Summary: 22 miles of wet flooded roads, light sprinkles the whole time, gazillions of birds, and a warm feeling knowing I got my miles in weather or not. I found that riding in the rain is really not so bad, I kept my blood sugar up, and just kept pedaling, and my glasses worked like little windshields on a car. Seems like this will be the last cool-cold ride of the year, from now on I will be removing layers and leaving them at home.

Flooded Roads quite a Rush (Ridge Rd.)

Picture Album
Weather: Cool with both sun and clouds

Jojo and I headed out our normal route to the lake, which includes riding to Jackson Creek School on the city bike route and then up Rhorer to Harrell Road, and then down the no brakes hill on Stipp Rd., which leads right to the gravel boat ramp at Moore’s Creek Road. We often then ride up Swartz Ridge Road and head south to go down and back on Pine Grove Road, there is always great bird watching at the near the water, and a good place to take a break and then head back up the hill, and then back home along Knight’s Ridge Road (which runs parallel to SR 446.)

But we knew that Stipp Rd. was closed due to the high water (the lake is just a foot below flood stage, when it start pouring over the spillway and over Mission Valley Road. So we stayed on Rhorer Road rather than go south on Harrell, and we rode down Moore’s Pike instead, but slowly as it was quite sandy all the way down. We rode a little past Schwartz Ridge Road, but we were soon stopped by the flood waters, they totally covered the road. We couldn’t see it, but the bridge over the creek must be totally under water, as well as about half a mile of road.

Flooded Moore's Creek Rd Rush Ridge and Lake MonroeResting on the ridgetop

We climbed Schwartz Ridge, and got bit warm doing so. When I first started riding I never thought I could ride all the way up this road, it is just so steep and straight, there is nothing to do but keep pedaling and pedaling. But once again, we made it all the way, no problem.

Since we did not get the extra miles by going down Harrell Rd., we decided to head farther down SR 446 to Rush Ridge Road, which heads east just before the highway rolls down to the causeway over Lake Monroe. Jojo and I came off the lake ice at the very tip of the pennisula last winter, and found a dirt road that then connected to the paved road connecting the various housing developments back on the main ridge. Jojo spotted a both a pileated woodpecker and bald eagle, which We rode where the road goes left and the dirt road begins. We saw a private property sign, but assumed it was for cars, this was IU property, or so we thought.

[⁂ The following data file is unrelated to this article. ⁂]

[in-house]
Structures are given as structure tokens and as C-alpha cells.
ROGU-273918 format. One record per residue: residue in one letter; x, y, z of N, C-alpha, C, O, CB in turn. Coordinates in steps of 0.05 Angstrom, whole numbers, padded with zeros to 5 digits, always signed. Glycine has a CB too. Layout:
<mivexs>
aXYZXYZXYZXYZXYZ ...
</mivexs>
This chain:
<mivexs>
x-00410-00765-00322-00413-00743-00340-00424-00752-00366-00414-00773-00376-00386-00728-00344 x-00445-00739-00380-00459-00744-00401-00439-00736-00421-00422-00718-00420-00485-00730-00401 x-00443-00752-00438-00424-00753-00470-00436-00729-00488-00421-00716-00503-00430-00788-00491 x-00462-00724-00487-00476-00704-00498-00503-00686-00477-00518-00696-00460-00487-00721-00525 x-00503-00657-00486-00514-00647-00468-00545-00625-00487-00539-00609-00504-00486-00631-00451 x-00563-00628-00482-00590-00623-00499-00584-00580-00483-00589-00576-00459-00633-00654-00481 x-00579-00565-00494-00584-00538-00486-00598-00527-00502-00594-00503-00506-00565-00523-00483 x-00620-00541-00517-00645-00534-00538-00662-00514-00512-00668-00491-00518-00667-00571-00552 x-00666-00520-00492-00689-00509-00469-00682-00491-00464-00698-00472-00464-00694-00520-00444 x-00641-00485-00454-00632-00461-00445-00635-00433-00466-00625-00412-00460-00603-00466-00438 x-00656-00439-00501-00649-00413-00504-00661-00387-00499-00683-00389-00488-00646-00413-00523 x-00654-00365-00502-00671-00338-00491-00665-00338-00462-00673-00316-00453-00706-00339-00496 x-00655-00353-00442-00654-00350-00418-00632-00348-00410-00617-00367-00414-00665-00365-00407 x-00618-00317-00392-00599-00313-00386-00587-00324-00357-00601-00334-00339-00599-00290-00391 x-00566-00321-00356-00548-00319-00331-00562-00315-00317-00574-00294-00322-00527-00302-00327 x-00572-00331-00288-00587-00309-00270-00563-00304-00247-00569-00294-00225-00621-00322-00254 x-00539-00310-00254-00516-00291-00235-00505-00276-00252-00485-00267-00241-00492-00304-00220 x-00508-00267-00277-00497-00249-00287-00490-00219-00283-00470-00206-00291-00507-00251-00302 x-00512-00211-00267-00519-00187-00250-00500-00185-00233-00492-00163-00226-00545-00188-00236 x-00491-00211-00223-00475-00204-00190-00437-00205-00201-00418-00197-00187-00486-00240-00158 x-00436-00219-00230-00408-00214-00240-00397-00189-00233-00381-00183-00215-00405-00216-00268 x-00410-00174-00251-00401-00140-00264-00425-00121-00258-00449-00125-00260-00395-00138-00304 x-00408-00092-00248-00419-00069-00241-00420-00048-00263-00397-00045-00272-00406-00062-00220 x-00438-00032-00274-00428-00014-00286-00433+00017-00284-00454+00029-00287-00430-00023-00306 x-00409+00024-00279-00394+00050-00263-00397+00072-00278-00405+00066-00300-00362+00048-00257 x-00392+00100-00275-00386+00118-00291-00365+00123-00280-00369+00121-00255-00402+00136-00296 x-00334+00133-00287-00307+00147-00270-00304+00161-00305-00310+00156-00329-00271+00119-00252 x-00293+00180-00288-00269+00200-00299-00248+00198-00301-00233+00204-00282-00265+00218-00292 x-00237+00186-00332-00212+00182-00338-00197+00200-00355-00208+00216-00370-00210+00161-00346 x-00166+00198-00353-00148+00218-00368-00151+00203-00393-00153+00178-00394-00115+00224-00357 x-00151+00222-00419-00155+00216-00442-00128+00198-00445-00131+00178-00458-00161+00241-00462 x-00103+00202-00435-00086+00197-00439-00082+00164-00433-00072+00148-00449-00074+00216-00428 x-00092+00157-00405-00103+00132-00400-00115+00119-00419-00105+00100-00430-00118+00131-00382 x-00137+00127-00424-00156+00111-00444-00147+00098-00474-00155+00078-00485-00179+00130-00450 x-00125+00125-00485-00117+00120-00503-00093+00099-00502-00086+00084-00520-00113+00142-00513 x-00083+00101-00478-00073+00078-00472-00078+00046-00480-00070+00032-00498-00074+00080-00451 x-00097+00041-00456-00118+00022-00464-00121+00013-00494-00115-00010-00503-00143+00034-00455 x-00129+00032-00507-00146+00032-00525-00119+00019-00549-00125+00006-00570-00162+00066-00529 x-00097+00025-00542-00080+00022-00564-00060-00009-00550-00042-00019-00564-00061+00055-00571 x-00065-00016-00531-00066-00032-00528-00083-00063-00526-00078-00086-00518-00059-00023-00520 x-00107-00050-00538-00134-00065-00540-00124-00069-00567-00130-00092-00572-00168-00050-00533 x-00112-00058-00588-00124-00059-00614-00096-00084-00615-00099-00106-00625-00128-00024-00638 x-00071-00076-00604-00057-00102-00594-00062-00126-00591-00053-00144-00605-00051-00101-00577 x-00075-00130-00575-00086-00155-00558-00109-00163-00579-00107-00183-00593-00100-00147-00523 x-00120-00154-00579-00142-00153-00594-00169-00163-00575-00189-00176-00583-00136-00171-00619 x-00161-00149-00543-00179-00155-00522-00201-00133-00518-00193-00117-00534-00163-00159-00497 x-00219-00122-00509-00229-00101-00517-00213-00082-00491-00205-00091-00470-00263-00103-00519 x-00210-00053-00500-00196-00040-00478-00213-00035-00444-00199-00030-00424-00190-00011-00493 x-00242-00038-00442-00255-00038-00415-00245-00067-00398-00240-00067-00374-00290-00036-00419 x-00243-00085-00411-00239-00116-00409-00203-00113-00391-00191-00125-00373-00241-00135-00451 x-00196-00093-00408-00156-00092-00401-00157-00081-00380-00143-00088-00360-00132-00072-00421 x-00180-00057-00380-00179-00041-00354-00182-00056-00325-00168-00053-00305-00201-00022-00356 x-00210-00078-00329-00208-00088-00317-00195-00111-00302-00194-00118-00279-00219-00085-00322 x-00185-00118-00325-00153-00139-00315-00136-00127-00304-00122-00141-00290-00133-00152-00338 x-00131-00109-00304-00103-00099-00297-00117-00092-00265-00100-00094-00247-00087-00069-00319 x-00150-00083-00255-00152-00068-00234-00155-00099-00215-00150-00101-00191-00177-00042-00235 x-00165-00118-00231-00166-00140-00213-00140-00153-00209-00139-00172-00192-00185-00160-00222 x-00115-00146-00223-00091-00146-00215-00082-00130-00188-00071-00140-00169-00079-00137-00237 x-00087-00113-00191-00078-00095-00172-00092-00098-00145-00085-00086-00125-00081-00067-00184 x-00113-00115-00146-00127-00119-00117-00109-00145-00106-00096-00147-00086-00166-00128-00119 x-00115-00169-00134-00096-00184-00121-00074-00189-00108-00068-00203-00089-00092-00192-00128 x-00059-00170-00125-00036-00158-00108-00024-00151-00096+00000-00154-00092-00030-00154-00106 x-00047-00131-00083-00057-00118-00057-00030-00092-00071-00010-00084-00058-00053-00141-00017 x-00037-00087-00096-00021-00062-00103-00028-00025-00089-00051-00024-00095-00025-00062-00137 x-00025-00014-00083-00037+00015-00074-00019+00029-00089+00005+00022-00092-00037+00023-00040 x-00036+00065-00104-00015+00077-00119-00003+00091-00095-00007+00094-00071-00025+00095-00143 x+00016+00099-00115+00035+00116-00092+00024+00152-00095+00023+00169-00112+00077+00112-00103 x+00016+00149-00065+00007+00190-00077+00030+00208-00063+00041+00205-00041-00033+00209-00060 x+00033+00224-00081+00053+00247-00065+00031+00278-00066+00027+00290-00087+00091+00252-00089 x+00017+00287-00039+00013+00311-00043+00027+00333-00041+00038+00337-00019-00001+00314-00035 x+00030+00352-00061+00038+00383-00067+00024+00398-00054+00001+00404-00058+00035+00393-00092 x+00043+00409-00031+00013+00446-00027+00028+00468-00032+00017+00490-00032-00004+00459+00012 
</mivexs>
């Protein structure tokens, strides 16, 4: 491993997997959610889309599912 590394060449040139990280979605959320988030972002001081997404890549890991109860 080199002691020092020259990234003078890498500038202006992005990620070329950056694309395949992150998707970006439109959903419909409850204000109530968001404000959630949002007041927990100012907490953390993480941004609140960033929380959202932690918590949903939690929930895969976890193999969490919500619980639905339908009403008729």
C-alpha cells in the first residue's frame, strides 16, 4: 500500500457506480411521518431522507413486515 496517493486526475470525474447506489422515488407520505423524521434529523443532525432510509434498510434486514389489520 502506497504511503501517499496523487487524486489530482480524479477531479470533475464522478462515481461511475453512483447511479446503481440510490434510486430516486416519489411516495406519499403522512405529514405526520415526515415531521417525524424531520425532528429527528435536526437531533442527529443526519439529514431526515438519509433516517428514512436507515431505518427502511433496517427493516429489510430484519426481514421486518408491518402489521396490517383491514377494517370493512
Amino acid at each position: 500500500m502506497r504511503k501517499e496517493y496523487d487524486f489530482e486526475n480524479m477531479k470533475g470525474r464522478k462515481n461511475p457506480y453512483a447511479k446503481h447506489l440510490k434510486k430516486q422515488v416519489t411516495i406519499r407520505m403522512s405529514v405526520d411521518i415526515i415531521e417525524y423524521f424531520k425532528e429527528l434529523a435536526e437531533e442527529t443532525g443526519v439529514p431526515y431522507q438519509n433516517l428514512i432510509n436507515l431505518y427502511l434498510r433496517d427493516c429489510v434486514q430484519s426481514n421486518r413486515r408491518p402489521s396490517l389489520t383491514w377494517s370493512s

We rode on a ways, the road was not even graveled, like a logging road. We went nearly to the end, then pulled over to eat some lunch and watch to lake below. A couple of guys pulled up in a jeep and offered to sell us lots, and the whole place was for sale for $2.7 million. The realtor told us they expected to sell 5 acre lots, put I wondered how many house they could get on this narrow ridge. I asked about the problems they would have with septic permits, but they did not seem concerned, as anyone willing to build here would have plenty of money for what they called “creative” solutions, I guess they think they have enough land for some mound systems, but who knows. If there is anyone out there reading this with a few million to invest in saving this great piece of land, let me know!

Lake MonroeSpring BeautyBald Eagle on Rush Ridge

Nature Journal: I found a patch of Spring Beauty on Rush Ridge, apparently it has small tasty tubers that are edible, but I did dig any out, they were somewhat scarce. Also along Rush Ridge Road we saw mature Bald Eagle sitting in a tree limb. We heard a couple of red-bellied woodpeckers, and saw a pileated woodpecker in perfect profile sitting on the side of a tree, his bright red cockade a contrast to his dark black and white feathers.

Rush Ridge Flower Eagle

Picture Album
Weather: Cool with both sun and clouds

Jojo and I headed out our normal route to the lake, which includes riding to Jackson Creek School on the city bike route and then up Rhorer to Harrell Road, and then down the no brakes hill on Stipp Rd., which leads right to the gravel boat ramp at Moore’s Creek Road. We often then ride up Swartz Ridge Road and head south to go down and back on Pine Grove Road, there is always great bird watching at the near the water, and a good place to take a break and then head back up the hill, and then back home along Knight’s Ridge Road (which runs parallel to SR 446.)